Last week Eelyn Lee ran a 5-day project with young people [aged 11-19] at Spotlight, a youth centre in Poplar, East London. Commissioned by the Barbican with funds from Into Film, Eelyn conceived of an exciting new collaborative film project to explore the theme of transformation.
Taking the following premise as a starting point...
What if one morning you awoke from troubled dreams to find yourself transformed right there in your bed in to your worst nightmare?
... Eelyn and a core team of 10 young people made three short stories of transformation, inspired by the opening lines of Kafka’s Metamorphosis.
Long-term collaborator Winstan Whitter worked alongside Eelyn to facilitate the filmmaking, whereby young people took roles of actor, director, camera operator, gaffer and art director. The final film will screen at a special event at the Barbican Cinema in October.
The project marks Eelyn's ongoing interest in exploring notions of monsters, transformation and fear through processes of improvisation and collaboration.
Happy to announce that Arts Council England have funded Eelyn Lee to make the second stage of her Monster Trilogy. Following extensive research along the South Essex stretch of the Thames Estuary through residencies at Metal, Eelyn will spend the rest of the summer making a 20-25 minute film on locations on Canvey Island, Benfleet Creek, Southend Pier, Thorpe Bay, Leigh-on-Sea and Tilbury Docks.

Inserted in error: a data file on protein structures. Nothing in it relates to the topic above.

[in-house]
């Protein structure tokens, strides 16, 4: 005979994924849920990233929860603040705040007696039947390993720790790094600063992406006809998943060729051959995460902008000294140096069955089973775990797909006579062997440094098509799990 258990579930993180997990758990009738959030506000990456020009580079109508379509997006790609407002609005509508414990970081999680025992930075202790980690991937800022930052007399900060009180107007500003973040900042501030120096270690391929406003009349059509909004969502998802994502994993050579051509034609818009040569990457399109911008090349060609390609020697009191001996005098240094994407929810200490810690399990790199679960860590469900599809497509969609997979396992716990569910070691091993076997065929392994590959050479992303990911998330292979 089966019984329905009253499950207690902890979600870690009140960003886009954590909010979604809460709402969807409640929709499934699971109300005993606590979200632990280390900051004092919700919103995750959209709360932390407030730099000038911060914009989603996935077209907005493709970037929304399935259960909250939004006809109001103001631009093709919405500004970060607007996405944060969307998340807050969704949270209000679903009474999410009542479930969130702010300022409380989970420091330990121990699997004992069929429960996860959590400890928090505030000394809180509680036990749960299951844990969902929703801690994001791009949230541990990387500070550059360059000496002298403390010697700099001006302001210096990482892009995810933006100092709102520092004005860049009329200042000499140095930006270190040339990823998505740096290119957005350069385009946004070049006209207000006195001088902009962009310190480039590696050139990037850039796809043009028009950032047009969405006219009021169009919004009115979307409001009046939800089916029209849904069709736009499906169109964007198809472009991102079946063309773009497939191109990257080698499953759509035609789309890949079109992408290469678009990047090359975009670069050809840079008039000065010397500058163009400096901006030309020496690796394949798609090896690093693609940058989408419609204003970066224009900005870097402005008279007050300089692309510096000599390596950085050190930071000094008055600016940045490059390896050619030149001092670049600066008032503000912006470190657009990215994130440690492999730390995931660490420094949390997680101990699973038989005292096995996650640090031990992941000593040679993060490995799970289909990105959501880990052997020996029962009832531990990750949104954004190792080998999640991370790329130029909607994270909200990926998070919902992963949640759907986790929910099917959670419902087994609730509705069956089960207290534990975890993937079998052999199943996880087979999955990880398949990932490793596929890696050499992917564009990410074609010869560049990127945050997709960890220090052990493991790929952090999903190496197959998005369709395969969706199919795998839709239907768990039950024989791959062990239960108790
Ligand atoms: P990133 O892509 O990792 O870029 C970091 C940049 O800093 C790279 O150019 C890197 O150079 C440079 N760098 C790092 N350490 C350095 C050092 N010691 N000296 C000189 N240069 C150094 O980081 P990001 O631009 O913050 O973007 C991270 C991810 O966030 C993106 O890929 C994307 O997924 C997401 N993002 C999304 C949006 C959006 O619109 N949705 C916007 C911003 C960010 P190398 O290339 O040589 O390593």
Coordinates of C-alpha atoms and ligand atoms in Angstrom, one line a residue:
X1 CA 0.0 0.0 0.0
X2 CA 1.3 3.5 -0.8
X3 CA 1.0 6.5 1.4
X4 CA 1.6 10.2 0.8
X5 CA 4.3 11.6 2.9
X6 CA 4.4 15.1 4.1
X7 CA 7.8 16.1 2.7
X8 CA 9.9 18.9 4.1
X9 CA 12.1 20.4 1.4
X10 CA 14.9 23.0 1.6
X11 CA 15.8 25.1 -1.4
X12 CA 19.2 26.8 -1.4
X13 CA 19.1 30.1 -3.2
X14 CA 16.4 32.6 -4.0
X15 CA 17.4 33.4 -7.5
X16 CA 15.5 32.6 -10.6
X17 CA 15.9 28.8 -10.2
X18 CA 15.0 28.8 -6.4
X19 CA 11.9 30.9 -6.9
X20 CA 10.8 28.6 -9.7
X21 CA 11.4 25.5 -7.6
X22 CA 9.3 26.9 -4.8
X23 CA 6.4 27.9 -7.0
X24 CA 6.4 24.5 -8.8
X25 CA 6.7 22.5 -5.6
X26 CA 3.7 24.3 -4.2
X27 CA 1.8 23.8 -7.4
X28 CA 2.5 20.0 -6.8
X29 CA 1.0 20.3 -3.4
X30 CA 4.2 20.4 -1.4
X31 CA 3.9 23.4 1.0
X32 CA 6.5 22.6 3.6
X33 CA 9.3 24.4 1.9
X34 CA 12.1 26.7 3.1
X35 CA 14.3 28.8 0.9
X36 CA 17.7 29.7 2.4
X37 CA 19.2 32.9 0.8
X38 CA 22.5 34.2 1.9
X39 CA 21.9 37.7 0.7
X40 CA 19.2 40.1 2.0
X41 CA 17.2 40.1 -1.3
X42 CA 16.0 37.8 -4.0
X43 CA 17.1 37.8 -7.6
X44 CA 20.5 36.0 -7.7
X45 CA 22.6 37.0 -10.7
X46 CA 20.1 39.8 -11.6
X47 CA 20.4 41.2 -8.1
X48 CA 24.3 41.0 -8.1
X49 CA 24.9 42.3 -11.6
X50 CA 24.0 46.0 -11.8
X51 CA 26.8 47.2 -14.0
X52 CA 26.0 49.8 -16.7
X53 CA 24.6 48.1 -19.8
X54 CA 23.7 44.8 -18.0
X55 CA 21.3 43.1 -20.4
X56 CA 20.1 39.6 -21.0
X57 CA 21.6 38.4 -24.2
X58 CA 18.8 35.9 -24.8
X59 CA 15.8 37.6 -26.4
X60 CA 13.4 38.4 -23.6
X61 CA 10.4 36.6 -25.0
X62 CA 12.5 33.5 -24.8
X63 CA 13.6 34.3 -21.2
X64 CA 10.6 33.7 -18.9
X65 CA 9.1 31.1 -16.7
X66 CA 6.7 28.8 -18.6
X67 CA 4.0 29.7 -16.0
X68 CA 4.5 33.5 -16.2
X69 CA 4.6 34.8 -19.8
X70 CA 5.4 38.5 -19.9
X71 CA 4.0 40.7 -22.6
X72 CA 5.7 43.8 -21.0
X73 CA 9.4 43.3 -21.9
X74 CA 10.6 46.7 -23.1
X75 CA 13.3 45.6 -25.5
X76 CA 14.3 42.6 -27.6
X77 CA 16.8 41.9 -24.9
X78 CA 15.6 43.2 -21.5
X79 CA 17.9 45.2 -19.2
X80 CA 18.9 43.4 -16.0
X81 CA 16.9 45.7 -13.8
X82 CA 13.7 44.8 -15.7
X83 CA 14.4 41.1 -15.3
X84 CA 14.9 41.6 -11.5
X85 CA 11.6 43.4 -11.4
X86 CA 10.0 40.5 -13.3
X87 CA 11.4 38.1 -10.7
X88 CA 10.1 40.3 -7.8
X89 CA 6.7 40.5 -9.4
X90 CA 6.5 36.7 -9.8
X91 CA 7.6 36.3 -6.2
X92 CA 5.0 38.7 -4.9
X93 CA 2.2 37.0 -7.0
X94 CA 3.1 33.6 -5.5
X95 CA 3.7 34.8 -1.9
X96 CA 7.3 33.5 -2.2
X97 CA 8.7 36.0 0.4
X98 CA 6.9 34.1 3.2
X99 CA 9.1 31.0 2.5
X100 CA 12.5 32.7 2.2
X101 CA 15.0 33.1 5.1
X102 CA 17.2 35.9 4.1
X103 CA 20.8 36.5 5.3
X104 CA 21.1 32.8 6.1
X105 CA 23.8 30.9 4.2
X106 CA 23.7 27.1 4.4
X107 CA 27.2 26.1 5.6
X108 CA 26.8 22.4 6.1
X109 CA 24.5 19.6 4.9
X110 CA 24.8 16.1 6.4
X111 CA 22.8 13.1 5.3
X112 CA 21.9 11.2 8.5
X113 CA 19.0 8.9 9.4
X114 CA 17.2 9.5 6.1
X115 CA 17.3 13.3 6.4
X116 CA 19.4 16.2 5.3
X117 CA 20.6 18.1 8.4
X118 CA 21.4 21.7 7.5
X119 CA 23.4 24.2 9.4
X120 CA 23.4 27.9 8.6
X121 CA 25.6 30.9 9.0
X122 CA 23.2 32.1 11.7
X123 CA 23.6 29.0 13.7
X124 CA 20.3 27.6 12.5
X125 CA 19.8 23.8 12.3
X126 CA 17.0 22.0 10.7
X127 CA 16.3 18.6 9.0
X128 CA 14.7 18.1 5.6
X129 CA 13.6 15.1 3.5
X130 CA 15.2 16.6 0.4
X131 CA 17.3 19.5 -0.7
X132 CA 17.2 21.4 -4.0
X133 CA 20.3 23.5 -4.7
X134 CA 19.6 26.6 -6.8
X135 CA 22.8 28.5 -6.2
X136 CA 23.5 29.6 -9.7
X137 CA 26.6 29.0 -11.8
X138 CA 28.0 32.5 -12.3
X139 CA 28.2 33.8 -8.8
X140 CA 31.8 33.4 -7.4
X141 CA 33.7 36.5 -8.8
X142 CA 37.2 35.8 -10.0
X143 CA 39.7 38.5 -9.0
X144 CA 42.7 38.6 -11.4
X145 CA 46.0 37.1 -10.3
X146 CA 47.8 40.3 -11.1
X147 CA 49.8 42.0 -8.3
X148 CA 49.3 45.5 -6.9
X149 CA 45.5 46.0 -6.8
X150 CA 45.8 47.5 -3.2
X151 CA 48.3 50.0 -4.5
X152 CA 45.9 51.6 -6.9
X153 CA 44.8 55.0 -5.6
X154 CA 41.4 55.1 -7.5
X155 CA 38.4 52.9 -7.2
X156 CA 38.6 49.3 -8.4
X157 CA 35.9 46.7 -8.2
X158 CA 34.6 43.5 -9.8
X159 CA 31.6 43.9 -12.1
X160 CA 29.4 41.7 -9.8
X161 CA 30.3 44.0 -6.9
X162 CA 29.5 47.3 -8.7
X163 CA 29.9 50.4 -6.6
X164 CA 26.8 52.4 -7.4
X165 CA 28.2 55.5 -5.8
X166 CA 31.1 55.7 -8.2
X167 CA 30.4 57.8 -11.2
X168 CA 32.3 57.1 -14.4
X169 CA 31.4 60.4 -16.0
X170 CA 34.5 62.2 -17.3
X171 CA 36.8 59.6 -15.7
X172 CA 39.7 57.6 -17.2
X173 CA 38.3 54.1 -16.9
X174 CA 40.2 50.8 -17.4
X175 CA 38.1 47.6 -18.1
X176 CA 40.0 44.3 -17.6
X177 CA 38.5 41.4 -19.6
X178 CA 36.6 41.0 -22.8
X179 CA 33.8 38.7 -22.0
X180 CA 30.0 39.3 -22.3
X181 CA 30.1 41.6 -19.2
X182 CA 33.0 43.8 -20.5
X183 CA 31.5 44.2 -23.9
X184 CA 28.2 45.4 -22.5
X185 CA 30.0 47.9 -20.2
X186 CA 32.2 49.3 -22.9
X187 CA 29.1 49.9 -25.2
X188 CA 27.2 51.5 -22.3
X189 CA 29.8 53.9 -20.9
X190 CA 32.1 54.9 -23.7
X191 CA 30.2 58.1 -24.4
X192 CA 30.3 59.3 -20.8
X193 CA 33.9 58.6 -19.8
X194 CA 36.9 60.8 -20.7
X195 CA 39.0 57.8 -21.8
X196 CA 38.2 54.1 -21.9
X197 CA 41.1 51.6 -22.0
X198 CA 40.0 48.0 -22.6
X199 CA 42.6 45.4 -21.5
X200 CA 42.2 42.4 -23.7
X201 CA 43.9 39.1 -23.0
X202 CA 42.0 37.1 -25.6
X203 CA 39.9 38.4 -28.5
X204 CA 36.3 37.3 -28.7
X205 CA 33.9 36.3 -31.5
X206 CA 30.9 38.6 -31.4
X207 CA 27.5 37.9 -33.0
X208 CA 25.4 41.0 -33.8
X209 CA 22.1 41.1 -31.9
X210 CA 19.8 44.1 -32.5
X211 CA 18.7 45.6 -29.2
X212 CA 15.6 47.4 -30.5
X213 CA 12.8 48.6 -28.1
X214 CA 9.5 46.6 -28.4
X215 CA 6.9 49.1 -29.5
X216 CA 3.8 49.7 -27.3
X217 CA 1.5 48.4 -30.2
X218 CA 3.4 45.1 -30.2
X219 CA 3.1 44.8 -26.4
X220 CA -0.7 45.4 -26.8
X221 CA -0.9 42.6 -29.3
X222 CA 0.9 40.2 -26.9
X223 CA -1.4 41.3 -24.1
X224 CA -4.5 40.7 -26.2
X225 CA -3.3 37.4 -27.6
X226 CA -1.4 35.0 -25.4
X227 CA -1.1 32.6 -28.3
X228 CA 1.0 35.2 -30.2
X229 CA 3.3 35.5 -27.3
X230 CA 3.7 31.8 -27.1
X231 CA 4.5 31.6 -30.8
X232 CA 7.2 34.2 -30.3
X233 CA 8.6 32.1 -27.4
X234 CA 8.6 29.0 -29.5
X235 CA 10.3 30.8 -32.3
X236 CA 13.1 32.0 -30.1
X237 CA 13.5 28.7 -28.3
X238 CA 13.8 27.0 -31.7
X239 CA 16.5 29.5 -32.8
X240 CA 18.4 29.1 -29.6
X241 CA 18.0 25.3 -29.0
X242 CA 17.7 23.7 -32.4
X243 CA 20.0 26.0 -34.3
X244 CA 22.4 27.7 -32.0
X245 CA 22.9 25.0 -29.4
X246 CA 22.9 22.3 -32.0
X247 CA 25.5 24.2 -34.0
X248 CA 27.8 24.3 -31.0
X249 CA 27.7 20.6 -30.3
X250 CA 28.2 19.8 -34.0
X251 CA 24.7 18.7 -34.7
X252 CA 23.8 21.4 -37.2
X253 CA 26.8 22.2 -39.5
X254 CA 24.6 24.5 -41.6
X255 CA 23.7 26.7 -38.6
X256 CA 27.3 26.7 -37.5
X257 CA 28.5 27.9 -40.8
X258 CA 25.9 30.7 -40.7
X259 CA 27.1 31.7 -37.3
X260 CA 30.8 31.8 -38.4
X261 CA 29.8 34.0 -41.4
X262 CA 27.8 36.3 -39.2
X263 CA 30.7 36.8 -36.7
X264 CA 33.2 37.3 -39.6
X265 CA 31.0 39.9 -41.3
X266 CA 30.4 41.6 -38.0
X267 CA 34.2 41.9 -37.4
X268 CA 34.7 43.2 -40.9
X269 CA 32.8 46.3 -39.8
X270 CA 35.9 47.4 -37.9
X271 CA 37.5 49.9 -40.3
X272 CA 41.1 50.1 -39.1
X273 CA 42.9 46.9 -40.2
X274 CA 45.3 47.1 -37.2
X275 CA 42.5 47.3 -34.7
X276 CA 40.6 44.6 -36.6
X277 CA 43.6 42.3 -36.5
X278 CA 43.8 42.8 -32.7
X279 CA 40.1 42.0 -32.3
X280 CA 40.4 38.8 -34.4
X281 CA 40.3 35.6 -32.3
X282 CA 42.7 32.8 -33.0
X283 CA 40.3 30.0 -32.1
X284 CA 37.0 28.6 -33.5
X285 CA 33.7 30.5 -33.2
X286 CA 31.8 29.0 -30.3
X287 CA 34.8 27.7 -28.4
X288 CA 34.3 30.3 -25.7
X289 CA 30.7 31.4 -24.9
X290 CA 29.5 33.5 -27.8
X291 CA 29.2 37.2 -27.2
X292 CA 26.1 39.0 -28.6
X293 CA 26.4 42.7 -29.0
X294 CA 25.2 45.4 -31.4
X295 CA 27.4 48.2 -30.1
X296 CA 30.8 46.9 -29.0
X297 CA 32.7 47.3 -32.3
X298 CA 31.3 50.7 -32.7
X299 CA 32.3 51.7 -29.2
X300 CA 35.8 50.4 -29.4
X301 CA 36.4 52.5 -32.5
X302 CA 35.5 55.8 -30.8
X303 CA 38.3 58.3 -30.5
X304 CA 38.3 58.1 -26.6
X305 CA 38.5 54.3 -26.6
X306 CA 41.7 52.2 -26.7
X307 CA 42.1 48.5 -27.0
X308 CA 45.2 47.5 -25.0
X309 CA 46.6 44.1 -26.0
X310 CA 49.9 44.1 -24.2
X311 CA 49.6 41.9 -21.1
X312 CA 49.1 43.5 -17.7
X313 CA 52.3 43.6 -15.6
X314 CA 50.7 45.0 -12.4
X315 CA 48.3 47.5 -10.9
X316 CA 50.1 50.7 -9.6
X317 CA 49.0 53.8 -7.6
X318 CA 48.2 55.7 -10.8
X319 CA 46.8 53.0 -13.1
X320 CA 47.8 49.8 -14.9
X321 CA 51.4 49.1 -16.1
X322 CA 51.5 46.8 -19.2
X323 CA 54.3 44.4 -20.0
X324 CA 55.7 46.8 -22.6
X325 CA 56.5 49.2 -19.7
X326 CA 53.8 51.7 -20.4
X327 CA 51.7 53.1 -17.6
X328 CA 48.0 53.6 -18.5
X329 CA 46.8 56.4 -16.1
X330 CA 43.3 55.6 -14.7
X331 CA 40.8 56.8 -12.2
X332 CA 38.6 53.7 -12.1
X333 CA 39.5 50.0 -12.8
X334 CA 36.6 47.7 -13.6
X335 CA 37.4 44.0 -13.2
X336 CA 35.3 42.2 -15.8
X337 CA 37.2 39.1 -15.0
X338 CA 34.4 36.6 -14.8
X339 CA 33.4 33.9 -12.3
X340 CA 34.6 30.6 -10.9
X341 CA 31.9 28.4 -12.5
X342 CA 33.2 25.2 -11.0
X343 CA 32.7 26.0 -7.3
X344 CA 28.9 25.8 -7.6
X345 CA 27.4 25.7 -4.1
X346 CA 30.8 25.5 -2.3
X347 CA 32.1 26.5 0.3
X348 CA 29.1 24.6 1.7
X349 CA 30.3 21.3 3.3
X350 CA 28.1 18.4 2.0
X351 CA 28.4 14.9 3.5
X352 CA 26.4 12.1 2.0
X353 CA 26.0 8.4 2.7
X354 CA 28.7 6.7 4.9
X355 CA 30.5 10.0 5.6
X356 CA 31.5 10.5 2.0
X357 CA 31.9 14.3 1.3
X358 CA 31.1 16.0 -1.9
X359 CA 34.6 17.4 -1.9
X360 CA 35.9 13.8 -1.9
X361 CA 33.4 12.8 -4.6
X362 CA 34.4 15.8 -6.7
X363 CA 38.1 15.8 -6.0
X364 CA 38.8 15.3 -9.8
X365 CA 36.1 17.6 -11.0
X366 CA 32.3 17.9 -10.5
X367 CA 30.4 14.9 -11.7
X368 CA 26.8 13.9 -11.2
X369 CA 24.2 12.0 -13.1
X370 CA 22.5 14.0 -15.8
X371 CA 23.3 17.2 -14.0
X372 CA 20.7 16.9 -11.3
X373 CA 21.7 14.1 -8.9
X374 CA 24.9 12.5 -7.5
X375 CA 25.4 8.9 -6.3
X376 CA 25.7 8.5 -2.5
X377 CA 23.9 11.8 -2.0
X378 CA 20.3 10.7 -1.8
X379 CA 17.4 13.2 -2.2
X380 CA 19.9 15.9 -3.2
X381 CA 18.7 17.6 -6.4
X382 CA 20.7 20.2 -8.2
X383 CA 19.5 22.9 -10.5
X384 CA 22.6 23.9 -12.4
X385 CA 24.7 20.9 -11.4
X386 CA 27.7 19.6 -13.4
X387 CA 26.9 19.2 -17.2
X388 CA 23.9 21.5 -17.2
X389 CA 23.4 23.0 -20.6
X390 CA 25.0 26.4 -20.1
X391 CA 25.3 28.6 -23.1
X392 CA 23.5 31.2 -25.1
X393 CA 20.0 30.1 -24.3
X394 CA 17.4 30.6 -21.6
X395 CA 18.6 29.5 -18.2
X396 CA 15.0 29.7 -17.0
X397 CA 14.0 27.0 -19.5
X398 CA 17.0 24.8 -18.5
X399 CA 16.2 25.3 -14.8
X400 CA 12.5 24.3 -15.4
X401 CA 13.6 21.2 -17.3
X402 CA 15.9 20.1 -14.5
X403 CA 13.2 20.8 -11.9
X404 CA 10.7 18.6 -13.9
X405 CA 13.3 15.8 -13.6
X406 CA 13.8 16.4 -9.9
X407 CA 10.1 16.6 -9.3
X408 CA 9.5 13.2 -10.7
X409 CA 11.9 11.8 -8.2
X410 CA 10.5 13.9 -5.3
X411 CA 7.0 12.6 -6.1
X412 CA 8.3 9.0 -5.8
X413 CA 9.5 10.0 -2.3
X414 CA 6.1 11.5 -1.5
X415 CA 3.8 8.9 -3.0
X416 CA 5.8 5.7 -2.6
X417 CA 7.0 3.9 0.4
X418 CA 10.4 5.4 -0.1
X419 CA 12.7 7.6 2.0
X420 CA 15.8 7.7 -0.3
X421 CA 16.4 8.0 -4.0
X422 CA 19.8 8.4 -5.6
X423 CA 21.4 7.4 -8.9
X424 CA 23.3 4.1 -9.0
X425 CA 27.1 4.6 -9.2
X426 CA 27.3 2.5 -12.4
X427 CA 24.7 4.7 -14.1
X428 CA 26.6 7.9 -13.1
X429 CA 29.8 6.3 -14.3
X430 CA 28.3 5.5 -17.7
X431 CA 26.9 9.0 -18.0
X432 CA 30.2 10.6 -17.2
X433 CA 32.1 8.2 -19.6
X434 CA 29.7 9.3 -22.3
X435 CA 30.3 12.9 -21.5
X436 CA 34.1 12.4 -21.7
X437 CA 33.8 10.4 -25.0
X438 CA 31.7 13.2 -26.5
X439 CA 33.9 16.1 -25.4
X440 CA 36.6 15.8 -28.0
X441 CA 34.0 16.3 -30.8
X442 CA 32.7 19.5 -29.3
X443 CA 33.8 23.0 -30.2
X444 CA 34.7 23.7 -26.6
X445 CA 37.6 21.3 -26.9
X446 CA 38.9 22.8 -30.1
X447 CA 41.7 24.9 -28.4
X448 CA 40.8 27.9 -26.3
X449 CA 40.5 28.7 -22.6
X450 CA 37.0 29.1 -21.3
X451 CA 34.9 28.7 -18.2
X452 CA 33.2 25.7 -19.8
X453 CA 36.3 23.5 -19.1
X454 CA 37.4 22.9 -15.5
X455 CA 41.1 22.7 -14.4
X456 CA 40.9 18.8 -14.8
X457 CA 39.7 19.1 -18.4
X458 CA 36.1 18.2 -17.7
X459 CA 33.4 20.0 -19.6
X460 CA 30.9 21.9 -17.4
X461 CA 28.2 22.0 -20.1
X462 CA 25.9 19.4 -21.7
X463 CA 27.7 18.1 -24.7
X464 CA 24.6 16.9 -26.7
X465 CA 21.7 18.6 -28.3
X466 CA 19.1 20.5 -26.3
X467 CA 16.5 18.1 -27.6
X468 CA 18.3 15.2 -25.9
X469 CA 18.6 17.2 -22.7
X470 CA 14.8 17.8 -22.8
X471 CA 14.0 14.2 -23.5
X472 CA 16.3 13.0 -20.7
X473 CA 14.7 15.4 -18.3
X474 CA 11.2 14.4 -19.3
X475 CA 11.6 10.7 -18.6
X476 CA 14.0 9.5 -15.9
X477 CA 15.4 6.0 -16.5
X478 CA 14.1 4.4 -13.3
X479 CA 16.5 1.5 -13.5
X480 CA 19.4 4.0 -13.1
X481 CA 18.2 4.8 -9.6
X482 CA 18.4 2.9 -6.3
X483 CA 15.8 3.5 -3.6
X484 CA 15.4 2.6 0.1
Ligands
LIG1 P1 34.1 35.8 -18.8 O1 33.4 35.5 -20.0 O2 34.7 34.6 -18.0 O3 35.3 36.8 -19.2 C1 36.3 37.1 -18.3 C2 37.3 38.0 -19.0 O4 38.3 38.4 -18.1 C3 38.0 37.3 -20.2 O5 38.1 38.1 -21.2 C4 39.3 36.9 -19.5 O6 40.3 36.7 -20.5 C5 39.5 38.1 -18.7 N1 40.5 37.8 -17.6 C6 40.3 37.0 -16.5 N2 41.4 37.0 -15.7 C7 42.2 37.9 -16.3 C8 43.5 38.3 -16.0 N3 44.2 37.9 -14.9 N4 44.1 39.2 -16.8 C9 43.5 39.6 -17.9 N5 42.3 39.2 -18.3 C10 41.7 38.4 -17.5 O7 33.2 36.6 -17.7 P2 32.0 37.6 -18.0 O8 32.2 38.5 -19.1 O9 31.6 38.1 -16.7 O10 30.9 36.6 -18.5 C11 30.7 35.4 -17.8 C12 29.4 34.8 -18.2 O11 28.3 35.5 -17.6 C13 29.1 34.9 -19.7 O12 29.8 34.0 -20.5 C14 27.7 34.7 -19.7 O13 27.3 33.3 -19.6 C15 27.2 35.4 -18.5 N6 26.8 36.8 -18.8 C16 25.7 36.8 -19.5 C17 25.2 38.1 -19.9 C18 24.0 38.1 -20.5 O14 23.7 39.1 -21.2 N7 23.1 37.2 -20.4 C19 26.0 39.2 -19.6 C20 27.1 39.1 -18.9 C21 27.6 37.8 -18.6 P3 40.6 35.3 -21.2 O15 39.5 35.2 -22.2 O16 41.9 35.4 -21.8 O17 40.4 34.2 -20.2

This latest work called Creature of the Estuary is also supported by Essex County Council and Metal.
Eelyn Lee's latest film Monster will have it's London Premiere at Close-Up Film Centre in Shoreditch at 8pm on Sat 5th March.
Inspired by Mary Shelley’s Frankenstein, Monster marks Eelyn's first iteration of her two-year investigation in to improvised filmmaking. Shot during a 5-day Lab at the Barbican with a group of 18 collaborating actors and artists including BAFTA/Palme d’Or winner Anamaria Marinca [4 Months, 3 Weeks, 2 Days], the project was supported by Arts Council England.
Eelyn is currently developing the work through a residency with Metal, an artistic lab on the Thames estuary where she is extending collaboration to local people, collecting stories of fear associated with the river.
Monster is programmed alongside Bill Morrison’s Spark of Being as part of The Modern Prometheus weekend.
After the screening Eelyn will be in conversation with Gareth Evans, Film Curator, Whitechapel.
Book Tickets here.
Essex County Council have awarded Eelyn Lee a grant of £2000 to create a series of moving image portraits on and around Canvey Island.
Next year Eelyn will collaborate with residents from Canvey Island and Benfleet to make a series of film portraits of local people. Capturing their dreams, memories and stories of fear associated with the estuary, the films will be projected in local outdoor sites before featuring in the Estuary Festival 2016.
As a development of Monster, her experiment in improvised filmmaking which began with a 5-day Lab at the Barbican last December, Eelyn will continue to explore notions of fear. She is particulalrly interested in hearing about how the storm of 1953 plays a role in the collective memory of the area and how living below sea-level effects the pysche of a place.
For the third year running Eelyn Lee will be delivering the BFI Film Academy at the Barbican. Eelyn has designed a creative approach to guiding 15-19 year old filmmakers through a collaborative process to make micro shorts inspired by seminal British films.
To coincide with the 2016 commemorations marking 400 years since the death of William Shakespeare this year we will be making two short Shakespeare-inspired films.
Watch one of last year's films inspired by Hitchcock's Rear Window here.